The CBOSS hardware supported six cell culture investigations with different detailed scientific objectives. There were problems in the growth and preservation of all of the cell lines grown on Expeditions 3 and 4. The PC12 and erythroleukemia cells did not survive well in long term culture, so no scientific results are expected from these experiments. It was found that there was more bubble formation than expected that may lead to cell death at the air-liquid interface. Although not well documented in this experiment, it was noted that poor mixing of cells/tissues and medium occurred in the other CBOSS payloads as well. Both the poor mixing and greater than expected bubble formation were important lessons learned that led to the addition of the CBOSS-Fluid Dynamics Investigation (CBOSS-FDI) to study mixing and bubble formation in microgravity on later Expeditions.
Renal cortical cells returned were treated with an RNA stabilizing agent (RNAlater-Ambion) that enabled analyses of both RNA and immunoreactive proteins. The space and ground control cell cultures exhibited similar immunoreactivity profiles for the antibodies tested. These data provide evidence that the techniques used can be generalized to other cell lines, and that RNAlater will provide long-term storage of proteins at 4 degrees C (39 degrees F) for long duration investigations (Hammond et al. 2006). (Evans et al. 2009)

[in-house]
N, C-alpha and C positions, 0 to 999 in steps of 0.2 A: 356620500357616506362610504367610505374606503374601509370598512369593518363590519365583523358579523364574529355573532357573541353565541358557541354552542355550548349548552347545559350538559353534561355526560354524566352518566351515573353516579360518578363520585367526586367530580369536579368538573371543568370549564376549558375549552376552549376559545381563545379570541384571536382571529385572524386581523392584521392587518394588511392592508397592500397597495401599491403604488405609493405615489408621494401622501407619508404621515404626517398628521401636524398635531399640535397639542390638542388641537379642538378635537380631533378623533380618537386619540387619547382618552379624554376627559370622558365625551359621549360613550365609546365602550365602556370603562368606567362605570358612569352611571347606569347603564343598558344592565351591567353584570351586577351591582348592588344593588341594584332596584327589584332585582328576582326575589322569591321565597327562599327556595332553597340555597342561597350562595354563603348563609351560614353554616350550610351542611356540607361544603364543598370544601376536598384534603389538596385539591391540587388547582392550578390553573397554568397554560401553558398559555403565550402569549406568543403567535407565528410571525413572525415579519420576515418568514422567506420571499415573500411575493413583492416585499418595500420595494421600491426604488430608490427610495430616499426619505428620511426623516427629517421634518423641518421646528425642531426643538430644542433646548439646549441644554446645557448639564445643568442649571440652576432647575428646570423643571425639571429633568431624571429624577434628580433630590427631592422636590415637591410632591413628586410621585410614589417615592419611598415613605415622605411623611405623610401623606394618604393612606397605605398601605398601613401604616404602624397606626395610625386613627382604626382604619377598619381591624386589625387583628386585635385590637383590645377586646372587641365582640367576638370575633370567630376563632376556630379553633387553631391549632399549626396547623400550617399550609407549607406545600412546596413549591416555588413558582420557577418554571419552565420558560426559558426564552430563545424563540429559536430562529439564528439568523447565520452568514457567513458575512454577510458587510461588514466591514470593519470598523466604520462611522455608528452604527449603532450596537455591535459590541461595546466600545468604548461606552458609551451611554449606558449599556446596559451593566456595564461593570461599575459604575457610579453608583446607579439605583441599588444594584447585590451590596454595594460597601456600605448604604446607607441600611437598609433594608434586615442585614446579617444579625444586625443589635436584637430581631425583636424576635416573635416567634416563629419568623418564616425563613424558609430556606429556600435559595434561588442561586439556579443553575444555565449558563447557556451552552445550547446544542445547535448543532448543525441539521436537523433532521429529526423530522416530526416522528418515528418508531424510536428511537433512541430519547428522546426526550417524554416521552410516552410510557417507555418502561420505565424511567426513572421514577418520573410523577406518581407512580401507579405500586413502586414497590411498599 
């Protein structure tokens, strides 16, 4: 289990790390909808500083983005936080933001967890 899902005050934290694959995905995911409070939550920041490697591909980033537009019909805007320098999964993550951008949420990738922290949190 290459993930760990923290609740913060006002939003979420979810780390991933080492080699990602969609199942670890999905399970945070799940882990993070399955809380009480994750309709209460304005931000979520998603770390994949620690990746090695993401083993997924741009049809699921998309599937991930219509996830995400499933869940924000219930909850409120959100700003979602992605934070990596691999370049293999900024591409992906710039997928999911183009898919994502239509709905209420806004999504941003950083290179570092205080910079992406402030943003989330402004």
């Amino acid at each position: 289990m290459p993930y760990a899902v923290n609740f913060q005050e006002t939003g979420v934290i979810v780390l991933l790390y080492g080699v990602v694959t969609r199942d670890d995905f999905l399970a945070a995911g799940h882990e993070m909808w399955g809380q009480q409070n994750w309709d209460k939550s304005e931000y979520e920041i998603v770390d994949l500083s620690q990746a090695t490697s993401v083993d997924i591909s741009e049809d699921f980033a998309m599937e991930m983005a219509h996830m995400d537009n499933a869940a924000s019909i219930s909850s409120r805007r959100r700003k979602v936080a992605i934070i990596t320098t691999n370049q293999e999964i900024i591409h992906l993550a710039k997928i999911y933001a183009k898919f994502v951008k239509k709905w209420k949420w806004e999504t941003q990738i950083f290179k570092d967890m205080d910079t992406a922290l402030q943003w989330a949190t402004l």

Ground Based Results Publications
Wilson JW, Ott CM, Ramamurthy R, Porwollik S, McClelland M, Pierson DL, Nickerson CA. Low-Shear modeled microgravity alters the Salmonella enterica serovar typhimurium stress response in an RpoS-independent manner. Applied and Environmental Microbiology. 2002; 68(11): 5408-5416. DOI: 10.1128/AEM.68.11.5408-5416.2002.
Hammond TG, Benes E, O-Reilly KC, Wolf D, Linnehan RM, Taher A, Kaysen JH, Allen PL, Goodwin TJ. Mechanical culture conditions effect gene expression: gravity-induced changes on the space shuttle. Physiological Genomics. 2000 09/08/2000; 3(3): 163-173. PMID: 11015612.
Hammond TG, Hammond JM. Optimized suspension culture: the rotating-wall vessel. American Journal of Physiology: Renal Physiology. 2001; 281(1): F12-F25.
Jessup JM, Pellis NR. NASA biotechnology: cell science in microgravity.. In Vitro Cellular and Developmental Biology - Animal. 2001; 37(2): 2. PMID: 11332737.
NASA Fact Sheet, Expedition 3
NASA Fact Sheet, Expedition 4
Microscopy image of human renal cortical epithelial cells. Image courtesy of Marshall Space Center.
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NASA Image: ISS0003E5276 - Image of a Quad Tissue Culture Module Assembly (QTCMA) 7 on ISS Expedition 3 after activation of the cells. A syringe was used to inject cells into the pink nutrient growth media. The BSTC can hold eight of these QTCMAs, which will be used to grow human cells on ISS. When the samples completed their growth cycle, the crew transfered the QTCMAs from the BSTC to the BTR, where they were stored until they are examined at a ground-based laboratory.